For something very big and intricate, you need a very clear system architecture. Object Orientation is one of the things that can help facilitate that. It does not require it, but it can help.
Okay, I'll agree that it can help. It can also hinder, and it's not the only thing which can help. I guess it comes down to "use the right tool for the right job".

Quote:
I don't know python. I do know bash and sed. The problem is, my coworkers don't. So unless I am absolutely guaranteed that the application I am using will only ever be modified by me, I have to write it in a scripting or programming language we all know and every subsequent programming hire will be expected to know.
That's because they're windows monkeys! Give them a real OS.

Okay, I'm a bit harsh here, but I really think that windows sucks a huge donkey's balls for development, and I suggest you read The Art of Unix Programming. Written by ESR, completely biased and to some extent preaches to the choir, but when you are the choir, that's just great

Quote:
I was addressing your complaint that Java has too much built in to the common libraries. Yes Java has a lot builtin, but it's very easy to figure out the piece you need with Javadoc. You're making a lot of very good criticisms of Java, but I see this one as more of a whining complaint thrown in to the mix than a valid point.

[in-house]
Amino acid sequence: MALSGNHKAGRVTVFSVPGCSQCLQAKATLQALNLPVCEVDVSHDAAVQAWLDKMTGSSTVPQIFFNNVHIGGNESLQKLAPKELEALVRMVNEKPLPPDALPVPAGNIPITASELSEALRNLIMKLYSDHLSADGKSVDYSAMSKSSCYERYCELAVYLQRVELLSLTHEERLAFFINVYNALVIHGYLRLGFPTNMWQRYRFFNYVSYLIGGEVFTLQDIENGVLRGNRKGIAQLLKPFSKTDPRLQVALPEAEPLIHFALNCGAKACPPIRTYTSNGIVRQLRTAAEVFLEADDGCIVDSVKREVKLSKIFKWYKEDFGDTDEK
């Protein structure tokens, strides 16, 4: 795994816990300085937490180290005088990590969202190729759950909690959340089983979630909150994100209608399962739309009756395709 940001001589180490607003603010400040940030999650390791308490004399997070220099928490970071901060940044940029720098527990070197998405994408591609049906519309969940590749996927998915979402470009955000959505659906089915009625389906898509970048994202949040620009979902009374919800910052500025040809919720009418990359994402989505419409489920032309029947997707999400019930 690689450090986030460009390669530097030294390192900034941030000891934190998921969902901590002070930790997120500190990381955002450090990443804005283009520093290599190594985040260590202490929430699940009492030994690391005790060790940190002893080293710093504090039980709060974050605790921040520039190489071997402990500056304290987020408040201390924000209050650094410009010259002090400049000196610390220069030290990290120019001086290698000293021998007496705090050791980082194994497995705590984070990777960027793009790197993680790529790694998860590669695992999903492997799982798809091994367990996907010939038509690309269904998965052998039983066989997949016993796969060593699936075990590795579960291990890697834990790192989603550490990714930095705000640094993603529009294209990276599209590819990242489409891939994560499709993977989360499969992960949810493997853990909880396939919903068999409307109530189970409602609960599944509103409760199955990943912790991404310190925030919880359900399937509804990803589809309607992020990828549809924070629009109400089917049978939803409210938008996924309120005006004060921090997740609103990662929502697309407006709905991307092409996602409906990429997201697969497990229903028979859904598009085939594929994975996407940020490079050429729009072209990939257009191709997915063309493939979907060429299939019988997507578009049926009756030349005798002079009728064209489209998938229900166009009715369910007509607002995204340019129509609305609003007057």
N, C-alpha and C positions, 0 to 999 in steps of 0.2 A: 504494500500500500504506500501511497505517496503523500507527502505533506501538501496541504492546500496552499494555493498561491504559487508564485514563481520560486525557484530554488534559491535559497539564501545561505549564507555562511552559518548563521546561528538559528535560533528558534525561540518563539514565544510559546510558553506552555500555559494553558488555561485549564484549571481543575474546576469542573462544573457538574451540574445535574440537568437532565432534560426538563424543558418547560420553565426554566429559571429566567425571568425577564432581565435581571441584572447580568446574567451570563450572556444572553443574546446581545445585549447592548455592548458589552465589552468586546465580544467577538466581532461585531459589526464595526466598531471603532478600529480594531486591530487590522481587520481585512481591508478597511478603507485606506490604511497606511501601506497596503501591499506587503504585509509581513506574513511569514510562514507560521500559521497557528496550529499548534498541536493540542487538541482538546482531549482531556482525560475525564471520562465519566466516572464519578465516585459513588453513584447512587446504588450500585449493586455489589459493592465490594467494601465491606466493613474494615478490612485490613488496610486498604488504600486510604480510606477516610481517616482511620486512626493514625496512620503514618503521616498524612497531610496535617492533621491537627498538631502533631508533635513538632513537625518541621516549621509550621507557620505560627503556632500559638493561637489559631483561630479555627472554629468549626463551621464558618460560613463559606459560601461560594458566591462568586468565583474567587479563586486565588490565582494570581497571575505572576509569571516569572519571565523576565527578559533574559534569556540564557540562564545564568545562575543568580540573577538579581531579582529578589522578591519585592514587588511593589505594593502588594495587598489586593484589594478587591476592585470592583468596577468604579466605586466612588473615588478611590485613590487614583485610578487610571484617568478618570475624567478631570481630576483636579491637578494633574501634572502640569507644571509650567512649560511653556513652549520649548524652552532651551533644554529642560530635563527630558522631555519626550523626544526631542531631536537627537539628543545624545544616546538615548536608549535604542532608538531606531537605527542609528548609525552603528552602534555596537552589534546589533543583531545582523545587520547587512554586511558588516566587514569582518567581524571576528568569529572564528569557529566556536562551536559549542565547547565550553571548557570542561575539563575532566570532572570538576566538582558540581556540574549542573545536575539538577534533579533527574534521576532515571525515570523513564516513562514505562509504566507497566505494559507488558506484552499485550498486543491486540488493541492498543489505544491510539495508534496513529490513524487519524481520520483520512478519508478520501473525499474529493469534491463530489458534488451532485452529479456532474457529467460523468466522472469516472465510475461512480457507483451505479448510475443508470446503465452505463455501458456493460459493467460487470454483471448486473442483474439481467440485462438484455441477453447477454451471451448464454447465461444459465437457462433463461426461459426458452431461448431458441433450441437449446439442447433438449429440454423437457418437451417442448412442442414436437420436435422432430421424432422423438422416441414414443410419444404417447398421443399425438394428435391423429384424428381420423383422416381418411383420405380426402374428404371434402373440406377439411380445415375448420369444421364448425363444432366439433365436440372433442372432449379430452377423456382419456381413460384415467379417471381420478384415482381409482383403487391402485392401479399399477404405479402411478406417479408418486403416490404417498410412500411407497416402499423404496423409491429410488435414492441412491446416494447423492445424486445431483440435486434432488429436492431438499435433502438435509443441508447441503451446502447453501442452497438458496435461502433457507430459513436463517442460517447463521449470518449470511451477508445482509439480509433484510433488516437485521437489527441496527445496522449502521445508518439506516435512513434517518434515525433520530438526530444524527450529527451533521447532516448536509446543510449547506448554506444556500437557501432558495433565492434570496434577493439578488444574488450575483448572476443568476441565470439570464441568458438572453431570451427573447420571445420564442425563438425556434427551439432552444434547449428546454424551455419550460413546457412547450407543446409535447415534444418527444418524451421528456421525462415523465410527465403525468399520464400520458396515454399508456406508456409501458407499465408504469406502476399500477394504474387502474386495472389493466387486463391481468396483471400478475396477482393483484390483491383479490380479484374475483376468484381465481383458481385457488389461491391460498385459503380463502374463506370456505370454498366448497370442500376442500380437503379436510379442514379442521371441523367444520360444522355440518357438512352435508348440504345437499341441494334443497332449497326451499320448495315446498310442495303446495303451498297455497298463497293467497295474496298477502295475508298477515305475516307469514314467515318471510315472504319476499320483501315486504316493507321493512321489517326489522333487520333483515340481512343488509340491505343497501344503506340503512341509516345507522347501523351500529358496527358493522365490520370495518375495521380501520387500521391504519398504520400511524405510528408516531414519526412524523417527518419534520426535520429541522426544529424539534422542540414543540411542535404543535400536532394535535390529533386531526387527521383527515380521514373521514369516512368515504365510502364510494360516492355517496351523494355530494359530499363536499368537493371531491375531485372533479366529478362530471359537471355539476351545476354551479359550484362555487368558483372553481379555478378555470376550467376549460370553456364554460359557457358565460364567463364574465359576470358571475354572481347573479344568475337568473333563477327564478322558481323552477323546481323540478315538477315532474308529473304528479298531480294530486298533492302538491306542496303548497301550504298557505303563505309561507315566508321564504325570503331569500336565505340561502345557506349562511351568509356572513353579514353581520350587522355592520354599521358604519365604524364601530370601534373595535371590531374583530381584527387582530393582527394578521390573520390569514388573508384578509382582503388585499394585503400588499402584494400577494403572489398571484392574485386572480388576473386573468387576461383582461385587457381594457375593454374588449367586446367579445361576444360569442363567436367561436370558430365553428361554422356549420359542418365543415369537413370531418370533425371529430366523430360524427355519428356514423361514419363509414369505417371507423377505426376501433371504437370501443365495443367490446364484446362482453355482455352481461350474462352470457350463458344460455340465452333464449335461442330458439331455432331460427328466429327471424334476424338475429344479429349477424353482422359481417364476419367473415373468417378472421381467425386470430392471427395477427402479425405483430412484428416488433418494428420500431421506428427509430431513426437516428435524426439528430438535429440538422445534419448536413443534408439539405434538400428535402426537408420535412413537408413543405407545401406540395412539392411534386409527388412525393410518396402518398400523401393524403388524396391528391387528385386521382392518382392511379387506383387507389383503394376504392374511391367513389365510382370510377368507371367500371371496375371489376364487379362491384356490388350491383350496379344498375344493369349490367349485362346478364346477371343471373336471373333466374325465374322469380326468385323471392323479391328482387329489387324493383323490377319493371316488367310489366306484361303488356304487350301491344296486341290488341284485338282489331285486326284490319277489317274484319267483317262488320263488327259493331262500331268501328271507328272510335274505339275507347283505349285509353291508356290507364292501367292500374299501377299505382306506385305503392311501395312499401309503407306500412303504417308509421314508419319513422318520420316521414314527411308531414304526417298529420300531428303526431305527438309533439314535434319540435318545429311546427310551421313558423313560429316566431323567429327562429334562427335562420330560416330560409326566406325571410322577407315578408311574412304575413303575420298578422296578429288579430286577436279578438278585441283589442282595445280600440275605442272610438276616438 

You may have a point there. I can't remember what I've said, but I'll summarize my main argument why java is never the right tool for the job:

You either optimize for machine efficiency (speed, memory, disk usage), in which case java loses to C. Or you optimize for programmer efficiency (design, implementation and debugging time), in which case java loses to python. Java IMO just gets the worst of both worlds.

And I think my initial comment should be read in that light.

Quote:
And I'm saying that another 2 GB of RAM is, what, $200? Big deal.
Which is fine, until you use 4 GB, in which case double the amount of RAM isn't going to cost you two hundred dollars, but two million dollars, because you have to replace all your machines with 64-bit ones to bump the address space as well as the memory.

Quote: